“Script for a Jester’s Tear”

Every song on the album except the title cut had existed in some form for at least a year. Fish wrote the song about his first serious relationship and, as he said, “all the questions and issues that brought with it. There was a lot of introspection going on in the lyrics.” DE

Musically, it “started with a piano-led lamentation that then transitioned into a playful, Medieval-styled mid-section that conjured an image of a bustling king’s court. The mood then turned gloomy and dark with marked flourishes of distorted guitar along side lush organ, then bleeding into an epilogue of anthemic guitar ad-lib as well as glassy chimes and bells.” CR

“He Knows You Know”

This “rockin’ stomper” CR was the first single and the only cut on the album to come in under seven minutes. Lyrically, it “sweated junkie paranoia from its every pore” DE while musically it was “vibing off something more sinister and metallic, courtesy of the scathing guitar as well as punchy bassline.” CR

“The Web”

On this “nine-minute, textured epic,” CR “Fish’s lyrics veered between rage, frustration, and heartbreak.” DE “With its spider-like guitar plucks, keyboard melodies, and heat-of-the-moment guitar interlude” CR this “was a prog bedsit anthem.” DE

“Garden Party”

The second single from the album “showcases Marillion at the peak of its powers.” JF Fish lashes out at the cultural elite with phrases like “smiles polluted with false charm” and “social climbers polish ladders, wayward sons again have fathers.” “It was the anti-Brideshead Revisited; a furious, sarcastic class-war anthem that punched and jabbed like a Muirhouse street fighter.” DE “Here, the influence of Rush was very apparent, especially in Fish’s vocal timbre and phrasing that recalled that of Geddy Lee, as well as the rhythm section’s symphonic shots and overall structure.” CR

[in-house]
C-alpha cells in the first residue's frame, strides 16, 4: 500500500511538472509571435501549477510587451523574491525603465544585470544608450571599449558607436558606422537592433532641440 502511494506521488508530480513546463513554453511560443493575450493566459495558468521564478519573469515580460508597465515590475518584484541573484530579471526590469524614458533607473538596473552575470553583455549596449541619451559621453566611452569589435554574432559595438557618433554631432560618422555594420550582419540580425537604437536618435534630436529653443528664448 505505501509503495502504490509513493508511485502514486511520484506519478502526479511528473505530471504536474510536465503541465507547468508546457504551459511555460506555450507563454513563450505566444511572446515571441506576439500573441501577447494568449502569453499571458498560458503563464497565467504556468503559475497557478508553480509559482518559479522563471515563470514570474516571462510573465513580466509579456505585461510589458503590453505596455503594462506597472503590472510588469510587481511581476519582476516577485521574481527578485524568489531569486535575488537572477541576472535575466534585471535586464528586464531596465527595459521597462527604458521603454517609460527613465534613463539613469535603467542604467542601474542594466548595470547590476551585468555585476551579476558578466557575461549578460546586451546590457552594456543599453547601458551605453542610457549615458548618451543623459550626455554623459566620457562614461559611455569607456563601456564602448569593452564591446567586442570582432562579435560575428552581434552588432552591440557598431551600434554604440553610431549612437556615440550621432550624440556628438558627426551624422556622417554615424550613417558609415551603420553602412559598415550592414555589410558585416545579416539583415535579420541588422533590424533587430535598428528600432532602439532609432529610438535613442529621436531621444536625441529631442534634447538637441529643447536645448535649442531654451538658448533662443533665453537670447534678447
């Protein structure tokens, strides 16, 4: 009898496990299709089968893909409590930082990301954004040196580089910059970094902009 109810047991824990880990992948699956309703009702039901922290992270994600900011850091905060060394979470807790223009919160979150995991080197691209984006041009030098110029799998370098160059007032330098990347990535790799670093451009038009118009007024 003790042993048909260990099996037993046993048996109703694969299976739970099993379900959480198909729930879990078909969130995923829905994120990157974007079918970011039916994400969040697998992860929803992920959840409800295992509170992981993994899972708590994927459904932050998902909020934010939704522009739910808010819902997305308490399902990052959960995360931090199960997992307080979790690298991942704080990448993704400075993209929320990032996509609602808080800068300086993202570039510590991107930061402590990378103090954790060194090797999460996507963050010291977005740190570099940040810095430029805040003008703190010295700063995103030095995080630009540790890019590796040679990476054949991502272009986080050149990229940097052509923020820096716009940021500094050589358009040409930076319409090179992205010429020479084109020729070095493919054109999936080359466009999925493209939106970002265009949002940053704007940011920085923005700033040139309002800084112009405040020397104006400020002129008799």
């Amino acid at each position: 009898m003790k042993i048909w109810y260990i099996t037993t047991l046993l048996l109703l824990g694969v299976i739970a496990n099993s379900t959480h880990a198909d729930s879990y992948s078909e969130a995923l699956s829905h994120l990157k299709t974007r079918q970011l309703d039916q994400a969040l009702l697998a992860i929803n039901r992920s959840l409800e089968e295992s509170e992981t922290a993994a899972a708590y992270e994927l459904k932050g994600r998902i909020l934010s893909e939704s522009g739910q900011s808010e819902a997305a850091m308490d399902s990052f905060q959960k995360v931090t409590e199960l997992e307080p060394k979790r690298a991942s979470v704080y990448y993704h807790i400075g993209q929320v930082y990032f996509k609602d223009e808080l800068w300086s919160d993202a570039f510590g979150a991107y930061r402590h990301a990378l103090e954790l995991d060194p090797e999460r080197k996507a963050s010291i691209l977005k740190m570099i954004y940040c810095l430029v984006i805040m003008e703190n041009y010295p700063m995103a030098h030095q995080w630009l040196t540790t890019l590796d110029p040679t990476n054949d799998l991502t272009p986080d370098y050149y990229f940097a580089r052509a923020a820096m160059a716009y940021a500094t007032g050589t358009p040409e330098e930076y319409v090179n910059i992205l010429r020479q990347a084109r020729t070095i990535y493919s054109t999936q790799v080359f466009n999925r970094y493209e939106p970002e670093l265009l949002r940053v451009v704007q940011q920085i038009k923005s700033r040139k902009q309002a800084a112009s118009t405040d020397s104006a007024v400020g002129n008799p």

“Chelsea Monday”

Fish was inspired to write this “tale of a doomed rich girl” DE because of a newspaper headline he read on “one of the amphetamine-fuelled early morning walks through London he had taken to going on.” DE This “was initially a bit bluesy and starry, then breaking into a stellar mid-song guitar-led instrumental interlude, and ending in a piano coda.” CR

“Forgotten Sons”

This song “concludes the opus magnificently.” JF Fish attacks warmongers “who order desecration, mutilation, verbal masturbation in their guarded bureaucratic wombs.” It “was ostensibly a protest song about the situation in Northern Ireland, though it could be read as a furious critique of the Thatcher government.” DE Musically, it displays “vestiges of the band’s Punk and Post-Punk beginnings; then proceeded to the mid-section in a gracefully flowing rhythm; and ultimately, wrapped up the entire jester’s show with the majestic Yes/ELP/Styx-reminiscent, horn-adorned denouement.” CR


Notes:

A reissue includes a second disc with a demo of “He Knows You Know,” an alternate version of “Chelsea Monday,” and non-album tracks “Market Square Heroes” (two versions), “Three Boats Down from the Candy,” “Grendel,” and “Charting the Single.”

Review Sources: